if (responseJson.error) {
    console.error('error ', responseJson.error);
  }
  console.log('json ', responseJson);
  return responseJson.access_token;
};
| improve this answer | |
5
*/ import this statement */
import qs from 'querystring'

fetch("*your url*", {
            method: 'POST',
            headers: {'Content-Type': 'application/x-www-form-urlencoded;charset=UTF-8'},
            body: qs.stringify({ 
                username: "akshita",
                password: "123456",
            })
    }).then((response) => response.json())
      .then((responseData) => {
         alert(JSON.stringify(responseData))
    })

After using npm i querystring --save it's work fine.

| improve this answer | |
5
var details = {
    'userName': 'test@gmail.com',
    'password': 'Password!',
    'grant_type': 'password'
};

var formBody = [];
for (var property in details) {
  var encodedKey = encodeURIComponent(property);
  var encodedValue = encodeURIComponent(details[property]);
  formBody.push(encodedKey + "=" + encodedValue);
}
formBody = formBody.join("&");

fetch('http://identity.azurewebsites.net' + '/token', {
  method: 'POST',
  headers: {
    'Accept': 'application/json',
    'Content-Type': 'application/x-www-form-urlencoded'
  },
  body: formBody
})

it is so helpful for me and works without any error

refrence : https://gist.github.com/milon87/f391e54e64e32e1626235d4dc4d16dc8

| improve this answer | |
3

Just Use

import  qs from "qs";
 let data = {
        'profileId': this.props.screenProps[0],
        'accountId': this.props.screenProps[1],
        'accessToken': this.props.screenProps[2],
        'itemId': this.itemId
    };
    return axios.post(METHOD_WALL_GET, qs.stringify(data))
| improve this answer | |
  • 1
    This should be marked as the correct answer it. It is so easy to use and with no weird stuffs to make. – Augusto Gonzalez Dec 14 '18 at 13:42
2

No need to use jQuery, querystring or manually assemble the payload. URLSearchParams is a way to go and here is the one of most concise answers with the full request example:

fetch('https://example.com/login', {
  method: 'POST',
  headers: {
    'Content-Type': 'application/x-www-form-urlencoded'
  },
  body: new URLSearchParams({
    'param': 'Some value',
    'another_param': 'Another value'
  })
})
  .then(res => {
    // Do stuff with the result
  });

Yes, you can use Axios or whatever you want instead of fetch.

P.S. URLSearchParams is not supported in IE.

| improve this answer | |
1

In the original example you have a transformRequest function which converts an object to Form Encoded data.

In the revised example you have replaced that with JSON.stringify which converts an object to JSON.

In both cases you have 'Content-Type': 'application/x-www-form-urlencoded; charset=UTF-8' so you are claiming to be sending Form Encoded data in both cases.

Use your Form Encoding function instead of JSON.stringify.


Re update:

In your first fetch example, you set the body to be the JSON value.

Now you have created a Form Encoded version, but instead of setting the body to be that value, you have created a new object and set the Form Encoded data as a property of that object.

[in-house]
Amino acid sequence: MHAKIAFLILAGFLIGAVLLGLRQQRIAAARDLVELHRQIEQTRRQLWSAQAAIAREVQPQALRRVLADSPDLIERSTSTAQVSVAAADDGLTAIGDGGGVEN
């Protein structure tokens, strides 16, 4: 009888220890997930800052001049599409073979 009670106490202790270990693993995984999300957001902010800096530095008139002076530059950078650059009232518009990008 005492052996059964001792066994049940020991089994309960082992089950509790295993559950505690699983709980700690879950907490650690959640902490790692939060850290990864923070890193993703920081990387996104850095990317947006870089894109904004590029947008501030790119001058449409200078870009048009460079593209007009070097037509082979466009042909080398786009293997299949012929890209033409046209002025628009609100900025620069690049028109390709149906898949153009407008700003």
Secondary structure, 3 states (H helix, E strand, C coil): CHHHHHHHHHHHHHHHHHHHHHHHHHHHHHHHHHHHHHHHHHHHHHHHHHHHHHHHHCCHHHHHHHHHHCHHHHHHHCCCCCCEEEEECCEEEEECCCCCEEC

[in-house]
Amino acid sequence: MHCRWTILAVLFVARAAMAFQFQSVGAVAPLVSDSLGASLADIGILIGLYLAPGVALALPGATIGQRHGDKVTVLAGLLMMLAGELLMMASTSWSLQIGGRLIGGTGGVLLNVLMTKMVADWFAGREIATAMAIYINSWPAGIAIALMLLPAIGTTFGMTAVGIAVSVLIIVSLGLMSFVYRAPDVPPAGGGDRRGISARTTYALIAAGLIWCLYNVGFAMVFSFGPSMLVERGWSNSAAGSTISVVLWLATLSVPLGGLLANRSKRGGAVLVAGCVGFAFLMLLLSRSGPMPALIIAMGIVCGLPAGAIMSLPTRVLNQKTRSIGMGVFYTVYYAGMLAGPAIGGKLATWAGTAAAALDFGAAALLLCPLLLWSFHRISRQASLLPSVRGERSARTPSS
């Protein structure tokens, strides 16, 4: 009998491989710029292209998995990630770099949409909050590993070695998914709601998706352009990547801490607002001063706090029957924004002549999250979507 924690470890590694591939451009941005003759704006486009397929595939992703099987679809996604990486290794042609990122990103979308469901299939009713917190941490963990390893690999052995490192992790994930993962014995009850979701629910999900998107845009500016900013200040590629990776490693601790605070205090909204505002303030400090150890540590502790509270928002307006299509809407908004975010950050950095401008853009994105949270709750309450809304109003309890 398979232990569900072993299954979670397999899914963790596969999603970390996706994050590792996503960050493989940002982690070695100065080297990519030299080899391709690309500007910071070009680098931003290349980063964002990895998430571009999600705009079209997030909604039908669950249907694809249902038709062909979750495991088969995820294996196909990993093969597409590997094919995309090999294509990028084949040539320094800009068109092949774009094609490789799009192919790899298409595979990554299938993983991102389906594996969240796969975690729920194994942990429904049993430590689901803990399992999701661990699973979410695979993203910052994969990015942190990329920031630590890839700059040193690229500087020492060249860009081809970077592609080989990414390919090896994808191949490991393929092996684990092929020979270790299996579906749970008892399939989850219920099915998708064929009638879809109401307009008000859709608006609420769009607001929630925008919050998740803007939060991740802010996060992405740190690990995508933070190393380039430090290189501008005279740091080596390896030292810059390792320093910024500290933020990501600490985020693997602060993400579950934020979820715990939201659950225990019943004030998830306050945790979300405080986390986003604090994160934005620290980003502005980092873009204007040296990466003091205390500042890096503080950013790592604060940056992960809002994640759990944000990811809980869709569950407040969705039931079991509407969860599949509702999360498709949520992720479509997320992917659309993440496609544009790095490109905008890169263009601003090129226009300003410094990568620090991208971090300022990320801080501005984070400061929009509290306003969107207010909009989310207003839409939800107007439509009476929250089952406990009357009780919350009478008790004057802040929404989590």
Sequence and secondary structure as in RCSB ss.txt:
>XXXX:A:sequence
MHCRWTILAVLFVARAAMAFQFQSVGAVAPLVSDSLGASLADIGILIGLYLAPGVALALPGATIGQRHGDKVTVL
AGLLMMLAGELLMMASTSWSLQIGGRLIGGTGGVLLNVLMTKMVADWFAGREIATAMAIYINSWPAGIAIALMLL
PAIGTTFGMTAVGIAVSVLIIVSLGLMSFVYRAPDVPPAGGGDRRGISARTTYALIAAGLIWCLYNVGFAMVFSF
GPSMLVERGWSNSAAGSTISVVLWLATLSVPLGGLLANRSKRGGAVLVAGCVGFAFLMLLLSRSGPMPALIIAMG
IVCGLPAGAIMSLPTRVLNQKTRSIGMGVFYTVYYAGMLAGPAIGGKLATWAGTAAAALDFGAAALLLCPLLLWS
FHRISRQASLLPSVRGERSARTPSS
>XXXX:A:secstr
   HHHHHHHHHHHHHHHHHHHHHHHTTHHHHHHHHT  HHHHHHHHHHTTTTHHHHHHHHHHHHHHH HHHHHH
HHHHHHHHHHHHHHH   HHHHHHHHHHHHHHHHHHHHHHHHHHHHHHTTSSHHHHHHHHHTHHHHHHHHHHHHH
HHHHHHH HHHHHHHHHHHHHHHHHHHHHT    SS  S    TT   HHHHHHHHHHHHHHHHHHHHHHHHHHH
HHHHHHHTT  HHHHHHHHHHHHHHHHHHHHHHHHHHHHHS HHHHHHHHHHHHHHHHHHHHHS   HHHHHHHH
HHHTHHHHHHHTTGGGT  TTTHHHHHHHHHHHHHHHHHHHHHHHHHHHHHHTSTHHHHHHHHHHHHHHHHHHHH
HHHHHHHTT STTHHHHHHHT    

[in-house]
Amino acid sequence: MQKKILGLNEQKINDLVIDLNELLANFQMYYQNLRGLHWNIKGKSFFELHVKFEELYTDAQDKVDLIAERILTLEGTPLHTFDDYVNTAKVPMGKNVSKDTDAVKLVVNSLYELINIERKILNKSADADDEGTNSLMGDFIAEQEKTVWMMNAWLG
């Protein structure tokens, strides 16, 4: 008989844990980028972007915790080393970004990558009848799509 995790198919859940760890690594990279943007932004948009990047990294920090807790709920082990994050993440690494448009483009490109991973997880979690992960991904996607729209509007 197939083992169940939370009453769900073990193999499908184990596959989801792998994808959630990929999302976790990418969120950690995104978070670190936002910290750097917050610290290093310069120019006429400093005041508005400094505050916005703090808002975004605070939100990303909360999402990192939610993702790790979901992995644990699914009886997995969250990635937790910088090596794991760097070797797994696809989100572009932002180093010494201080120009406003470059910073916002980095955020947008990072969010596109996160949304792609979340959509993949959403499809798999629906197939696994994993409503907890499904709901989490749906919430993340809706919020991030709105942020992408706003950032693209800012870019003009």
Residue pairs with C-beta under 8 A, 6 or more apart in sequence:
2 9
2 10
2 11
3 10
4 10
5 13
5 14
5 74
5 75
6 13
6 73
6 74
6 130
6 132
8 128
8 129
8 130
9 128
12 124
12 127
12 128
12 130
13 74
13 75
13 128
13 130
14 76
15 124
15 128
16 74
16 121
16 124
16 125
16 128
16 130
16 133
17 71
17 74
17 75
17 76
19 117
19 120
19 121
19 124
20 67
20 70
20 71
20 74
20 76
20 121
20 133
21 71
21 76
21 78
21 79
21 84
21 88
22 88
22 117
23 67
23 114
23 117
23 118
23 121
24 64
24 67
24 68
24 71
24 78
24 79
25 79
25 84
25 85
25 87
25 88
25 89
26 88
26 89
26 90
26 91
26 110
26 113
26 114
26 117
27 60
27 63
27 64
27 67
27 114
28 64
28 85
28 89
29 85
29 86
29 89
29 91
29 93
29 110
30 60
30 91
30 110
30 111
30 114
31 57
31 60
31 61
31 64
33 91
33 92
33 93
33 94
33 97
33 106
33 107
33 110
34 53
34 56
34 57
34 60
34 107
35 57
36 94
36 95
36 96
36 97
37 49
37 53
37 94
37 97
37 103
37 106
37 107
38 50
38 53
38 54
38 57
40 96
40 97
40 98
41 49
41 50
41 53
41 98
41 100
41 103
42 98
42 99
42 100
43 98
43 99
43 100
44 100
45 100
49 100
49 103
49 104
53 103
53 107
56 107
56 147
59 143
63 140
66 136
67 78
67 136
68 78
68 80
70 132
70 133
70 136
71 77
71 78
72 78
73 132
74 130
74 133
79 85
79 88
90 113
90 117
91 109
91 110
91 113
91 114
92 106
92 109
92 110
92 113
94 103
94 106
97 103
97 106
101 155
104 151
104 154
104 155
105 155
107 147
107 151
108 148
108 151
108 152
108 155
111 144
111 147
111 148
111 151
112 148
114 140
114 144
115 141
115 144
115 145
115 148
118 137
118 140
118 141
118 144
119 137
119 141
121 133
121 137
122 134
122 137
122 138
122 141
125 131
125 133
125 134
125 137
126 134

Don't create that extra object. Just assign your value to body.

| improve this answer | |
  • Hi @Quentin. I've just radically slimmed down the question in order to try and make it into a more useful reference for future readers; in doing so, I've entirely invalidated your answer which refers to the details and bugs of the asker's original code. I suppose you have the right to revert my edit if you want to - in theory, we're not meant to make answer-invalidating edits, which is what I've done - but if you'd be willing to, I think it'd be better to just delete this answer instead; IMO the question is much nicer without the Angular code or previous failed attempt. – Mark Amery Dec 25 '17 at 13:46
1

If you are using JQuery, this works too..

fetch(url, {
      method: 'POST', 
      body: $.param(data),
      headers:{
        'Content-Type': 'application/x-www-form-urlencoded'
      }
})
| improve this answer | |
0

According to the spec, using encodeURIComponent won't give you a conforming query string. It states:

  1. Control names and values are escaped. Space characters are replaced by +, and then reserved characters are escaped as described in [RFC1738], section 2.2: Non-alphanumeric characters are replaced by %HH, a percent sign and two hexadecimal digits representing the ASCII code of the character. Line breaks are represented as "CR LF" pairs (i.e., %0D%0A).
  2. The control names/values are listed in the order they appear in the document. The name is separated from the value by = and name/value pairs are separated from each other by &.

The problem is, encodeURIComponent encodes spaces to be %20, not +.

The form-body should be coded using a variation of the encodeURIComponent methods shown in the other answers.

const formUrlEncode = str => {
  return str.replace(/[^\d\w]/g, char => {
    return char === " " 
      ? "+" 
      : encodeURIComponent(char);
  })
}

const data = {foo: "bar߃©˙∑  baz", boom: "pow"};

const dataPairs = Object.keys(data).map( key => {
  const val = data[key];
  return (formUrlEncode(key) + "=" + formUrlEncode(val));
}).join("&");

// dataPairs is "foo=bar%C3%9F%C6%92%C2%A9%CB%99%E2%88%91++baz&boom=pow"
| improve this answer | |
0

You can use react-native-easy-app that is easier to send http request and formulate interception request.

import { XHttp } from 'react-native-easy-app';

* Synchronous request
const params = {name:'rufeng',age:20}
const response = await XHttp().url(url).param(params).formEncoded().execute('GET');
const {success, json, message, status} = response;


* Asynchronous requests
XHttp().url(url).param(params).formEncoded().get((success, json, message, status)=>{
    if (success){
       this.setState({content: JSON.stringify(json)});
    } else {
       showToast(msg);
    }
});
| improve this answer | |